This article was last modified on August 3, 2015.


Q&A with Ken Foree, “Dawn of the Dead”

A brief question and answer session with Ken Foree, best known for his leading role in George A. Romero’s “Dawn of the Dead”.

Q: What was casting like for “Dawn of the Dead” (1978)?

KF: I was doing off-Broadway in New York. I was doing “Uncle Tom’s Cabin”, probably the first or second time it had been launched in the last hundred years. I was in the dressing room, putting on the stage makeup. I was talking to an actor, just chatting, and he was like, “Listen, I hear they are auditioning for a role in a film that you might be right for. You oughtta go check it out.” At that point I had only had two acting experiences. One feature film. “The Bingo Long Traveling All-Stars & Motor Kings” (1976) with Richard Pryor, James Earl Jones and Billy Dee Williams. John Badham directed that for Universal. This was a huge project, and all I did before that was “Kojak”. I was mostly off-Broadway, just hanging around the Village. But I went up to Midtown at producer Richard P. Rubinstein’s office, walked in for an audition with David Emge, Scott Reiniger and Gaylen Ross. A week later I auditioned with three other people, and a few days later they told me I had it. Within two weeks, I was on a plane to Pittsburgh.

Q: Did you receive any weapons training before filming “Dawn of the Dead”?

KF: Well, we do shoot a lot where I’m from in Indiana. Hunting. But no, not really, not that much. My father’s good friend was a mentor to a lot of the kids in the neighborhood growing up. He’s a cop. And I went back to him before filming “Dawn of the Dead” and he showed me how to aim the pistol, hold it right. That was basically it. I didn’t need it.

Ken-Foree

Q: “Knightriders” (1981) is an underrated George Romero film. What’s your take?

KF: That was… weird. I had a great time with the cast, but it rained almost 50% of the time we were there. On set, it would rain. Over the course of the evening, we had a rainstorm and it would destroy the set. I spent more time in the hotel than on the set. We shot in Fawn Township, Pennsylvania. I arrived about 1 in the afternoon on a Sunday after flying in to Pittsburgh. I’m an NBA fan, I loved Magic Johnson. The Lakers were playing the Philadelphia 76ers in the 1980 NBA Finals. It was Game 6, Kareem was hurt. Magic had to play center. This is a big game, Kareem is down, you have Dr. J (Julius Erving) and Darryl Dawkins the Chocolate Thunder. All these guys. So I’m psyched. I get a beer, go up to my room, light a cigarette, turn on the television. And they’ve got on “Bowling for Dollars”. So there must be something wrong. I went down to the front desk and asked, “This is the NBA Finals, this is national television, where is it?” I went into a panic, started calling all the hotels in the area. There weren’t many, just a Howard Johnson and a Ramada. But no one had it…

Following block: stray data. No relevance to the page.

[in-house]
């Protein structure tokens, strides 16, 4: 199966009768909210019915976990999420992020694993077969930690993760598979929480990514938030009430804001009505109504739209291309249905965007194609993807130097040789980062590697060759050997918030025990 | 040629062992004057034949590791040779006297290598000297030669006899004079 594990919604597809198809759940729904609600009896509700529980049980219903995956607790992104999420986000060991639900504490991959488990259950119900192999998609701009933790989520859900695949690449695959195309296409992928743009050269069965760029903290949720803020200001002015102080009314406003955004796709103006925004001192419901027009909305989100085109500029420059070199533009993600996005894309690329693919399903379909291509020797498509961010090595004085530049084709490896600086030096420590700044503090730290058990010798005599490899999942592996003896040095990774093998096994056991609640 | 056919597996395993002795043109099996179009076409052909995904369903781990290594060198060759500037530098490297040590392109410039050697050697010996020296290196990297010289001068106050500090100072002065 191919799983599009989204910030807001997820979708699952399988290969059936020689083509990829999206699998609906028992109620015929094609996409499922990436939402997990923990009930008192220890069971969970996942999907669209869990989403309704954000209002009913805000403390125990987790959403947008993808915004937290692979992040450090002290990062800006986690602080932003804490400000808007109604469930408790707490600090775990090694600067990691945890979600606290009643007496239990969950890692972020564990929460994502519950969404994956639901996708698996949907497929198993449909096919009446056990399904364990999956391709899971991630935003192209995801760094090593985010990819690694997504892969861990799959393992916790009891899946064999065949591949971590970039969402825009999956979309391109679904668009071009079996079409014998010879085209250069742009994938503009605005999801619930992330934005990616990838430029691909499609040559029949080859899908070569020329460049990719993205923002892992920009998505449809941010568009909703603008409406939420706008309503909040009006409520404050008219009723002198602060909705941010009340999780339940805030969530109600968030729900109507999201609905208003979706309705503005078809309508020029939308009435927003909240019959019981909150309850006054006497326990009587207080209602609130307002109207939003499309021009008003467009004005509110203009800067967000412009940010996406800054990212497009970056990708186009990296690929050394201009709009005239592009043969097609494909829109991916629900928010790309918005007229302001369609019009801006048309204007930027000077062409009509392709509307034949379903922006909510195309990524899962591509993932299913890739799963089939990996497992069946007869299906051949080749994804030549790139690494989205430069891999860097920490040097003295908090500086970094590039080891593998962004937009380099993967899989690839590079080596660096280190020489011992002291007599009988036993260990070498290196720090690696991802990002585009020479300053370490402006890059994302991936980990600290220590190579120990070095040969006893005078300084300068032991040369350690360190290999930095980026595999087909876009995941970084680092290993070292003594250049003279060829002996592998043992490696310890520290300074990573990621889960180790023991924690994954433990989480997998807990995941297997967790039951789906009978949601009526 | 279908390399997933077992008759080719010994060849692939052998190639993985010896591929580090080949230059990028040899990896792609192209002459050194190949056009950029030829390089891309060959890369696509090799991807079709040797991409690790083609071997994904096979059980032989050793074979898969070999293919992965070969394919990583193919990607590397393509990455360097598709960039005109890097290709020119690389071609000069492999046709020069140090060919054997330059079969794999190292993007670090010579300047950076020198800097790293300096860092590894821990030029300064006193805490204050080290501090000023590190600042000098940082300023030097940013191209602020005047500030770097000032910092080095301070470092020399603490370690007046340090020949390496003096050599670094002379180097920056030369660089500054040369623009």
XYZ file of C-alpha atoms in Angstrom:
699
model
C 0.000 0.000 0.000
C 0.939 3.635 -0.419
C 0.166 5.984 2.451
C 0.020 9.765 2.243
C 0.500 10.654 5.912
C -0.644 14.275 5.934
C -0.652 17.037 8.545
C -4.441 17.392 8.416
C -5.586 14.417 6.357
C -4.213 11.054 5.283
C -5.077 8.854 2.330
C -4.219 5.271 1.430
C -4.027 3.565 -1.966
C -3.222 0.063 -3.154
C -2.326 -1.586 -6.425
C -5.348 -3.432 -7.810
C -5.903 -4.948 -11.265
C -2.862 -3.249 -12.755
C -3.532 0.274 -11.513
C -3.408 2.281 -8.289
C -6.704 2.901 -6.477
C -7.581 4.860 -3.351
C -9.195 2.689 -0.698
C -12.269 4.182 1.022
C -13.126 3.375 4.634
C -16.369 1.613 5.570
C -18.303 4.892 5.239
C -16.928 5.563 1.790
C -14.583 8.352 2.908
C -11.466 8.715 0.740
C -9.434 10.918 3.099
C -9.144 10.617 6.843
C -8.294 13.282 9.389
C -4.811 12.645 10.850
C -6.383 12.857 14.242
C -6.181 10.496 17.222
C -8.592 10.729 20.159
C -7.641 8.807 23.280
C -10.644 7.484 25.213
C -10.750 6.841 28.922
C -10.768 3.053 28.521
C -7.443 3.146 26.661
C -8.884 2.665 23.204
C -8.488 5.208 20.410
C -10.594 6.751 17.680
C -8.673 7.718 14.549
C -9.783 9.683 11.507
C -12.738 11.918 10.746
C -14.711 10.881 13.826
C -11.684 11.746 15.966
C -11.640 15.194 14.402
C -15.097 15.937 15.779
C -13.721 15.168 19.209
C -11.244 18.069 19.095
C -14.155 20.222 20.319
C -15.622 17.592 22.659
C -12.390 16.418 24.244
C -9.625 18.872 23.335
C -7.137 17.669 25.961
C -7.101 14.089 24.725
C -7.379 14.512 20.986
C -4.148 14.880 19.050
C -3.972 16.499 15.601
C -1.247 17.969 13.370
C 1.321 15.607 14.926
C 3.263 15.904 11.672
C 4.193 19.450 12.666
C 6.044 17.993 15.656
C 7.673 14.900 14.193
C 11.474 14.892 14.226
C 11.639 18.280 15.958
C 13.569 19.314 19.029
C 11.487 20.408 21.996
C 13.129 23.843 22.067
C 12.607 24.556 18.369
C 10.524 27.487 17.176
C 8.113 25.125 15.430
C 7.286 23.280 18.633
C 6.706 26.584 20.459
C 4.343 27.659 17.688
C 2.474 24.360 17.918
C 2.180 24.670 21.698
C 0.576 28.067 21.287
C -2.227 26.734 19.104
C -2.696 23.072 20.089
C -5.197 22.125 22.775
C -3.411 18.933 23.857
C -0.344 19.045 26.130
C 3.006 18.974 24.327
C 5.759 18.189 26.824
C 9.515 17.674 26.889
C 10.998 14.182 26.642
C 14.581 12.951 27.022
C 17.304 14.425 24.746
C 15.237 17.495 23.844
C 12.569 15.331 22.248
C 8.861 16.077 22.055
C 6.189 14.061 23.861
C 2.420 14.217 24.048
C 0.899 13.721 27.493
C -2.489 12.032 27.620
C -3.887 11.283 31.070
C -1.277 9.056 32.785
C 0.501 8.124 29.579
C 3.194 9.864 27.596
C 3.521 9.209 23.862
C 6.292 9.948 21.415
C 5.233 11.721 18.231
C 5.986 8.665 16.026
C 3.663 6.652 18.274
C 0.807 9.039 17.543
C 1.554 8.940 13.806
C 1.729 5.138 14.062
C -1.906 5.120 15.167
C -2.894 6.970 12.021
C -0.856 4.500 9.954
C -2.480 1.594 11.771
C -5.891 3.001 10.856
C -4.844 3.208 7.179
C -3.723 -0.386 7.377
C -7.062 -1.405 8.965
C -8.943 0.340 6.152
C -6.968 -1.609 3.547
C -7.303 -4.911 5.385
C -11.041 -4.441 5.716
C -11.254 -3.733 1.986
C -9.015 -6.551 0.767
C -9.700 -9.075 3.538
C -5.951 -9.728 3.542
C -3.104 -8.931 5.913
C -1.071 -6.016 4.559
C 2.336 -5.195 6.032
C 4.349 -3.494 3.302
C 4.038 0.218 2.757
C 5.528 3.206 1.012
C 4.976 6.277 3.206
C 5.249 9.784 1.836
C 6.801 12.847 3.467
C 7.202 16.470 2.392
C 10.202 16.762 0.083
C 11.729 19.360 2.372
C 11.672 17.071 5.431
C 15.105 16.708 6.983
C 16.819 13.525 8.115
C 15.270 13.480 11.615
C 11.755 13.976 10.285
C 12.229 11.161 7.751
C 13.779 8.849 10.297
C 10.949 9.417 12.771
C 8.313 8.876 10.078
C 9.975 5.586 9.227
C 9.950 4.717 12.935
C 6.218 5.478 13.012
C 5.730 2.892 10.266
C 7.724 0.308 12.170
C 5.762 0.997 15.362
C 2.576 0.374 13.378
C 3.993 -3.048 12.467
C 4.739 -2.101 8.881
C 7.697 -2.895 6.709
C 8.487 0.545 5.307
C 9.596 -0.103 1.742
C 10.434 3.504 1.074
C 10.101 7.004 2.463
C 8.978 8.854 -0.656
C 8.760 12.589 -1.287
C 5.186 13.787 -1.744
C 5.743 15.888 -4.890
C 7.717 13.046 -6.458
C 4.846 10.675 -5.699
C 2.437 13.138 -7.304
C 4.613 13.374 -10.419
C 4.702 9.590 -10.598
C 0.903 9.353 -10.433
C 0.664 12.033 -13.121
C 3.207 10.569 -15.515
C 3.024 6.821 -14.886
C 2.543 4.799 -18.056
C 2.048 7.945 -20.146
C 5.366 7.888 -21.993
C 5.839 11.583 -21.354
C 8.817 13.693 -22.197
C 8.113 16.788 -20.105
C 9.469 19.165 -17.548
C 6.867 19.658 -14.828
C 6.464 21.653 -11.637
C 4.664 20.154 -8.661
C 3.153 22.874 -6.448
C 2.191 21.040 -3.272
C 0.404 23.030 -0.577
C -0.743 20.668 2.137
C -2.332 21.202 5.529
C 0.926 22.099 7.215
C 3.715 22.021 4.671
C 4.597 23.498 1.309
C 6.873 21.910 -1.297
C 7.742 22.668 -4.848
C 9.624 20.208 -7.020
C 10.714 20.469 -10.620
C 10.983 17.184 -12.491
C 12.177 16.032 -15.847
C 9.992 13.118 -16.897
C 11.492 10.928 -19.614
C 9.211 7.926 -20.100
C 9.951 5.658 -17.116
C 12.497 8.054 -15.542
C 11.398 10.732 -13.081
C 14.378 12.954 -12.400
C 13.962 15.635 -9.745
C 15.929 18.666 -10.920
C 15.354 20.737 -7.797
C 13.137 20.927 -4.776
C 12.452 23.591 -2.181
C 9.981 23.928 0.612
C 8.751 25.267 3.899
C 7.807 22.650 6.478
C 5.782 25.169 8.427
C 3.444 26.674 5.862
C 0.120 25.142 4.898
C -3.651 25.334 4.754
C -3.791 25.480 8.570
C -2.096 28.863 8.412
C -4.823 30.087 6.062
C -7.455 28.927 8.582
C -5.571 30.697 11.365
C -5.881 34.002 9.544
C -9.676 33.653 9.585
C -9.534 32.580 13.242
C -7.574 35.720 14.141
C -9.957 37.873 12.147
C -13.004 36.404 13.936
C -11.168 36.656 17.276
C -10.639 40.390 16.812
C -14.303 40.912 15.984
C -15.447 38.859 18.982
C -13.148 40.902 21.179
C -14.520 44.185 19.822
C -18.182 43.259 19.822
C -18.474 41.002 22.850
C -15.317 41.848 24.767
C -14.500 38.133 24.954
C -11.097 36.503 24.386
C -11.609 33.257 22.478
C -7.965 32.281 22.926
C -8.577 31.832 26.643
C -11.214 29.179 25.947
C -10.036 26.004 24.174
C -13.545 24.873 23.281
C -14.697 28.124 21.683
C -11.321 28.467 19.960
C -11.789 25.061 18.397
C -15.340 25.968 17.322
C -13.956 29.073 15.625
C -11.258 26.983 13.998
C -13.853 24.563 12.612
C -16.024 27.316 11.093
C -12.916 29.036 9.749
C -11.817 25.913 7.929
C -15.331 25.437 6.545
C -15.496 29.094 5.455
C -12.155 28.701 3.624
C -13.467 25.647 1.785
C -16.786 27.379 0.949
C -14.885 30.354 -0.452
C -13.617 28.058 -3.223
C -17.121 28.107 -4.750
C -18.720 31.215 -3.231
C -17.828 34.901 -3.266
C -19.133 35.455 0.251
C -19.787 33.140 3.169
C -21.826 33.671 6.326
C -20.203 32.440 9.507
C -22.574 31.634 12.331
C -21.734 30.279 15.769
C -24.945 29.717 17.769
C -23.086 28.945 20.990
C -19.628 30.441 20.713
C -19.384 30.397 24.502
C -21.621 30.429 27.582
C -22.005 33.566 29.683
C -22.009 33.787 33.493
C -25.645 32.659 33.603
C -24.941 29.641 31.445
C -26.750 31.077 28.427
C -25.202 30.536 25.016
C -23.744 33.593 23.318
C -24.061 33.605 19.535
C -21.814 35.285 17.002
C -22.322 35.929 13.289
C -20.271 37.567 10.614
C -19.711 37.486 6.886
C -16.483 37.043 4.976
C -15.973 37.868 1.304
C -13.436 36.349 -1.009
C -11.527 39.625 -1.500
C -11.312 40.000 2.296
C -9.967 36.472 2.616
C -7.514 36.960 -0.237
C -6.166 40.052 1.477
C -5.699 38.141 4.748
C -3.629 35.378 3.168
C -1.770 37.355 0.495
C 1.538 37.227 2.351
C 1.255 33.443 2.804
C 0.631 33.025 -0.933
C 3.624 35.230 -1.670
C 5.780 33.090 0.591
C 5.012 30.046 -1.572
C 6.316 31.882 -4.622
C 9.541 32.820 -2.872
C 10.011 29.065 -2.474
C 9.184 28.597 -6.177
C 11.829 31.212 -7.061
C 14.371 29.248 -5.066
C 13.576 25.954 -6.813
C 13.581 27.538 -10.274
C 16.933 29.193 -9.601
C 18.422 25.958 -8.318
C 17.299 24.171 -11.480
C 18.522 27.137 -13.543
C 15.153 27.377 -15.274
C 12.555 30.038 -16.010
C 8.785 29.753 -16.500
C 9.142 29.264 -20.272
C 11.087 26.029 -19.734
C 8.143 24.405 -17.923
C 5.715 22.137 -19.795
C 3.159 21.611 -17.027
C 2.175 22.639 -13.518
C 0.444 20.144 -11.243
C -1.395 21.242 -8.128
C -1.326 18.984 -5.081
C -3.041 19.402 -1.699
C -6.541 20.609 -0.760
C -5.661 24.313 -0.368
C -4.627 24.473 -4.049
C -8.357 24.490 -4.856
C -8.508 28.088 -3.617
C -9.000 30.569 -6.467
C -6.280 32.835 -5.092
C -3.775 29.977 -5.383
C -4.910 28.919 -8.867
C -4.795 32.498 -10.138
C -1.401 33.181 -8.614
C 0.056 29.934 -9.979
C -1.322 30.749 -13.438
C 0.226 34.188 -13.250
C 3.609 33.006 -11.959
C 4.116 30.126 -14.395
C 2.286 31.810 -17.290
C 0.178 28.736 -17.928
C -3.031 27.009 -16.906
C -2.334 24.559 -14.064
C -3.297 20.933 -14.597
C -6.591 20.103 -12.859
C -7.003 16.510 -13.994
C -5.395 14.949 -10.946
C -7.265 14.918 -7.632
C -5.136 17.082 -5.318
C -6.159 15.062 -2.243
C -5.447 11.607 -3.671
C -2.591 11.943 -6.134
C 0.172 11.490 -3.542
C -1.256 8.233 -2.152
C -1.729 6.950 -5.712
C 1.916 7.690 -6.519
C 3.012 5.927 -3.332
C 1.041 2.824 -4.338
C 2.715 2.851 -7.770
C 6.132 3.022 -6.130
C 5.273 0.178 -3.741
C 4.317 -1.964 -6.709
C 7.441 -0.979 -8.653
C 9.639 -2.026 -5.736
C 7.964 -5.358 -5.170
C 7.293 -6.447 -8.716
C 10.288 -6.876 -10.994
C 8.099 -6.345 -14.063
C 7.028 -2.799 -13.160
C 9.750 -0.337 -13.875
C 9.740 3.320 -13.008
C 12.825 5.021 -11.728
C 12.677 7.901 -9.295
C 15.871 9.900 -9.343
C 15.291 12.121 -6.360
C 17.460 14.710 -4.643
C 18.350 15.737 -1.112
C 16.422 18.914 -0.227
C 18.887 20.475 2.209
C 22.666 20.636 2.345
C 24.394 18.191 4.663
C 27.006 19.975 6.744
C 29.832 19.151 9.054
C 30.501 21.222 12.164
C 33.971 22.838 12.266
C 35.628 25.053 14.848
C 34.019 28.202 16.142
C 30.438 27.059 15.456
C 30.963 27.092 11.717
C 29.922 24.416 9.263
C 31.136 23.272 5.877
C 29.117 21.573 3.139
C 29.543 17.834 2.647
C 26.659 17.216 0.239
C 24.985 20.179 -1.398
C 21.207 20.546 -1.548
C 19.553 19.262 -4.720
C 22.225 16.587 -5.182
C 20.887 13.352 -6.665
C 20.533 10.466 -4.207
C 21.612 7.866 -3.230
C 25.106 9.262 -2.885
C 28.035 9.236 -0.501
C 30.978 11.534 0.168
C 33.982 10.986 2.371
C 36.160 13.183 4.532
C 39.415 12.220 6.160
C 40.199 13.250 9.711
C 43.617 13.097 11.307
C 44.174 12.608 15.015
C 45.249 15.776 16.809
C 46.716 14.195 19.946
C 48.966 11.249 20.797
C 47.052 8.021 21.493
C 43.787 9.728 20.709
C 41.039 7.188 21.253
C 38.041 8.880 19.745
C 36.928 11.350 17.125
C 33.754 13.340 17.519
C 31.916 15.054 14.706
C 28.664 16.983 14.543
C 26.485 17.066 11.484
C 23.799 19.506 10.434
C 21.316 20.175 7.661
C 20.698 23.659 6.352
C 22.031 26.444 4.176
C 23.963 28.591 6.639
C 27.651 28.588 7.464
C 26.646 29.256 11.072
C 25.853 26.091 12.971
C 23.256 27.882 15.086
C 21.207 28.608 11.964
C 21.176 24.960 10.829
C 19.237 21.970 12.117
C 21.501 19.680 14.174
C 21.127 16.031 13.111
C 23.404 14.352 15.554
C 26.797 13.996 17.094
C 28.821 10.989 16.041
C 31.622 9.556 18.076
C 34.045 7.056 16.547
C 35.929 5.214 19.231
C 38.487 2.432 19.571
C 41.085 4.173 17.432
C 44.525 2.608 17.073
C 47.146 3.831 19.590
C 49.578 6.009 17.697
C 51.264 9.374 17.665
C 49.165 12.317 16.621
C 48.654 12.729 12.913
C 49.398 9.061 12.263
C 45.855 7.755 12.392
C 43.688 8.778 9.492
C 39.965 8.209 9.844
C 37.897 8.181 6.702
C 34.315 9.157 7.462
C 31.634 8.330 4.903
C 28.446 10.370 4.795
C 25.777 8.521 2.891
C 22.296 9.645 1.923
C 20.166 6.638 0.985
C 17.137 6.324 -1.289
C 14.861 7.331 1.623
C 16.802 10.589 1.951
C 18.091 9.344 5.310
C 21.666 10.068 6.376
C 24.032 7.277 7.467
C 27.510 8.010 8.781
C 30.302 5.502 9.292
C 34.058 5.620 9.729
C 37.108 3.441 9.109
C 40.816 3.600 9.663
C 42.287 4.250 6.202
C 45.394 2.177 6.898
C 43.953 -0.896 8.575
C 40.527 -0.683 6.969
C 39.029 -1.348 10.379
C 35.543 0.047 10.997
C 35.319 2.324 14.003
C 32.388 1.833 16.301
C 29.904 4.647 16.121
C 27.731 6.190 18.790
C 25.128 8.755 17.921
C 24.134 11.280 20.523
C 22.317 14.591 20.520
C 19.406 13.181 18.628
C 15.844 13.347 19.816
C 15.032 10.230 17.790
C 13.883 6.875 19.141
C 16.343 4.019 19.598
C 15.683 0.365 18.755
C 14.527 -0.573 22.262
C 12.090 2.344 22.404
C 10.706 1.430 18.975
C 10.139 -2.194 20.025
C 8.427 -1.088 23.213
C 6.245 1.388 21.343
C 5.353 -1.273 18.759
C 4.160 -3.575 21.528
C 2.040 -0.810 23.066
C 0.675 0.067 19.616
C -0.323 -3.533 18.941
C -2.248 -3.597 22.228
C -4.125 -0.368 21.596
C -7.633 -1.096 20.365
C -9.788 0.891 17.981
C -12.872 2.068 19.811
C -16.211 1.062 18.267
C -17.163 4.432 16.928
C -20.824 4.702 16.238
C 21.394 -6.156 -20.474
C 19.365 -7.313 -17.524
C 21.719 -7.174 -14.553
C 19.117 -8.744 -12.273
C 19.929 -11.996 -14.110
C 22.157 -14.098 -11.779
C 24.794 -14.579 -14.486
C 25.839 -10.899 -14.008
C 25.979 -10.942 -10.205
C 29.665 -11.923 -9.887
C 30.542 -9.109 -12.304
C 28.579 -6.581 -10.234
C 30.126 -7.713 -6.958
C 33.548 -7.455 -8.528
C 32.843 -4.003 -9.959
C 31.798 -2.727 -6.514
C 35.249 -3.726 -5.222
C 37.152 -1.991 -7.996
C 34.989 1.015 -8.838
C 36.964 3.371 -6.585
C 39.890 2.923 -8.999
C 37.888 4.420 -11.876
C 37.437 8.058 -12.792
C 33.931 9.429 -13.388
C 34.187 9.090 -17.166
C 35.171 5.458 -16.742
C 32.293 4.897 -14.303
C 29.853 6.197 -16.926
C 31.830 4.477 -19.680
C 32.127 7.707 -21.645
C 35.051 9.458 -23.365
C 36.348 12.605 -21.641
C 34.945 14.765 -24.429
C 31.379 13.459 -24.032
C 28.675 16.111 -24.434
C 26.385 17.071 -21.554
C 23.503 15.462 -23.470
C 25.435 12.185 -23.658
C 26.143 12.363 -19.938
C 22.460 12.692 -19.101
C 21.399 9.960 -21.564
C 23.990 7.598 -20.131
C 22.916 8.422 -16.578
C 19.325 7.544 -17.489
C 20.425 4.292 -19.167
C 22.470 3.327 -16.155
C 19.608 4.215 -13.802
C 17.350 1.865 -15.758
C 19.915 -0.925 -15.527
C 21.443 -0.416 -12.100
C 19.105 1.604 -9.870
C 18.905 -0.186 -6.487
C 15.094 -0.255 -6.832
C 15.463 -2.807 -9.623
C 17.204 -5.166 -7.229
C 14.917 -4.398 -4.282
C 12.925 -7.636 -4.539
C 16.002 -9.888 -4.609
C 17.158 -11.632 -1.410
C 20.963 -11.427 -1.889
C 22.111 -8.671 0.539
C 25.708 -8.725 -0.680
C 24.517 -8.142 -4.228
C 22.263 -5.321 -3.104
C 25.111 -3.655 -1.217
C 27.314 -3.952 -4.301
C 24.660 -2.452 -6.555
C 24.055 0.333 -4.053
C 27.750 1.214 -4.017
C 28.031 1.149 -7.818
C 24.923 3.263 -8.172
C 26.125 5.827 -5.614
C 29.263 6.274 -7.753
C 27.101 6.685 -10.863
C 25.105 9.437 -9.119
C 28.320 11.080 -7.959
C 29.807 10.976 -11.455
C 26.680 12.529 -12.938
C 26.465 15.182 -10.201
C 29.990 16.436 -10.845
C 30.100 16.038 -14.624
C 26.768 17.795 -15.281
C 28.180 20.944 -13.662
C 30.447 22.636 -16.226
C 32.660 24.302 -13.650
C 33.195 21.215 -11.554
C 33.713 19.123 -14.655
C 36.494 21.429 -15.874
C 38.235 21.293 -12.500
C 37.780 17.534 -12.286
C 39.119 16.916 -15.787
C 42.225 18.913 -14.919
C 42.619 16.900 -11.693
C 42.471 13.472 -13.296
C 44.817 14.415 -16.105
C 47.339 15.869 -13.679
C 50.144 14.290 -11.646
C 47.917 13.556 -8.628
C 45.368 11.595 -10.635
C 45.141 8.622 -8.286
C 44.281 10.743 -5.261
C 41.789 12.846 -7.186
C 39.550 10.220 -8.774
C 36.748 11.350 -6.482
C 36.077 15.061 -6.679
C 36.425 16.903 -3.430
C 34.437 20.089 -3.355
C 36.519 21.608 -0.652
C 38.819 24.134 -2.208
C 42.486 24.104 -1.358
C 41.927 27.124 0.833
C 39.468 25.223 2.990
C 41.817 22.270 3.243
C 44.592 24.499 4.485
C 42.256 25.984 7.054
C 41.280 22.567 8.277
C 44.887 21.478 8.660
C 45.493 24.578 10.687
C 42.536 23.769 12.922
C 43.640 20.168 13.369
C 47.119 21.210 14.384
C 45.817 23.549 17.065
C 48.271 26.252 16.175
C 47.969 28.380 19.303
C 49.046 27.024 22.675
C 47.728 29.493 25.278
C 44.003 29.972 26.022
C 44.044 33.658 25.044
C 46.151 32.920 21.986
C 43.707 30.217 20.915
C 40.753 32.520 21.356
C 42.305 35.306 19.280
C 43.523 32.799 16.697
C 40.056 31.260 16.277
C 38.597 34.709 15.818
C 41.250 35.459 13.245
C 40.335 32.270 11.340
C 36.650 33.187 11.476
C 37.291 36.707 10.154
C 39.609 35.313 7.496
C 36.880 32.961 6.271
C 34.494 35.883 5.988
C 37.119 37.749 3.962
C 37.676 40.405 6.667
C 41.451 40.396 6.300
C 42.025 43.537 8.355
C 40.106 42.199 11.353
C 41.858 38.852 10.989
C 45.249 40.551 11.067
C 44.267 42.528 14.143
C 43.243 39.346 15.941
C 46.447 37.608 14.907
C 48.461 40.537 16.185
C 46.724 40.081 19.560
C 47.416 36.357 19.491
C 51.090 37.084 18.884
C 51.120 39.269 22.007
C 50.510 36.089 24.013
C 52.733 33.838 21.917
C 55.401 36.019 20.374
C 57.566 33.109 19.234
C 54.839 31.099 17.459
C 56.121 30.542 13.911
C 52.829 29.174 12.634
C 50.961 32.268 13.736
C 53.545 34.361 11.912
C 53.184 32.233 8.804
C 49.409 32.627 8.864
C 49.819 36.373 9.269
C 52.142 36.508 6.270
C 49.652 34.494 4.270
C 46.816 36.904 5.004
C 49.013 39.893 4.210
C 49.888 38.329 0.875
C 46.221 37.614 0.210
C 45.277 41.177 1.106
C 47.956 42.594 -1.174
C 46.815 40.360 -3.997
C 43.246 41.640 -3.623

Anyway, “Knightriders”. We have these motorcycles for jousting. They didn’t really want us on the bikes for the jousting parts. One time, the bike got away from me a little bit. What it did, it kept going… I didn’t know enough to take my hand off the throttle. So I picked it up and the stunt guys are going, “Oh, my god.” That traveled through the set for a long time. It was fun. I had a good time. And a great cast. Ed Harris, Brother Blue who passed on in 2009. He really did what you see, that’s who he was. They had a guy who played a reporter who was later in “Jurassic Park” (Martin Ferrero).

Q: When you first read the script for “From Beyond” (1986), did it make any sense to you, or did that even matter?